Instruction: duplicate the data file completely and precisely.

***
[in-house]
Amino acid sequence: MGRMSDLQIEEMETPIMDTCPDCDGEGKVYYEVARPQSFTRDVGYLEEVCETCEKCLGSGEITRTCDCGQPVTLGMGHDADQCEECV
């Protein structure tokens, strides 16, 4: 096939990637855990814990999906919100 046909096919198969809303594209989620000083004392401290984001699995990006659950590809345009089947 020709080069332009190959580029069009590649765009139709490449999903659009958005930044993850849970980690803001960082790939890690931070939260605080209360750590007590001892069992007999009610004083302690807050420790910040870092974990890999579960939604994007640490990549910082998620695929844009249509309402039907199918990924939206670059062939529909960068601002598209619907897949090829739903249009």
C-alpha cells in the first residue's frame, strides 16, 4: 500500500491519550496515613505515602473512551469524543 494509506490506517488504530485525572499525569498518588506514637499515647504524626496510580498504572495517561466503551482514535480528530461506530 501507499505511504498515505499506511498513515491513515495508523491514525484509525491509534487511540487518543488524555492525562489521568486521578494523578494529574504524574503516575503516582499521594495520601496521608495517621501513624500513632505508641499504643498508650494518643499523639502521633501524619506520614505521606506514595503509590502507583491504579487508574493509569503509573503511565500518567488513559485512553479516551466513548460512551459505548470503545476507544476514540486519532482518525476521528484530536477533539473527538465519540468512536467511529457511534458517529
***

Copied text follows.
[in-house]
Amino acid sequence: MGRMSDLQIEEMETPIMDTCPDCDGEGKVYYEVARPQSFTRDVGYLEEVCETCEKCLGSGEITRTCDCGQPVTLGMGHDADQCEECV
């Protein structure tokens, strides 16, 4: 096939990637855990814990999906919100 046909096919198969809303594209989620000083004392401290984001699995990006659950590809345009089947 020709080069332009190959580029069009590649765009139709490449999903659009958005930044993850849970980690803001960082790939890690931070939260605080209360750590007590001892069992007999009610004083302690807050420790910040870092974990890999579960939604994007640490990549910082998620695929844009249509309402039907199918990924939206670059062939529909960068601002598209619907897949090829739903249009």
C-alpha cells in the first residue's frame, strides 16, 4: 500500500491519550496515613505515602473512551469524543 494509506490506517488504530485525572499525569498518588506514637499515647504524626496510580498504572495517561466503551482514535480528530461506530 501507499505511504498515505499506511498513515491513515495508523491514525484509525491509534487511540487518543488524555492525562489521568486521578494523578494529574504524574503516575503516582499521594495520601496521608495517621501513624500513632505508641499504643498508650494518643499523639502521633501524619506520614505521606506514595503509590502507583491504579487508574493509569503509573503511565500518567488513559485512553479516551466513548460512551459505548470503545476507544476514540486519532482518525476521528484530536477533539473527538465519540468512536467511529457511534458517529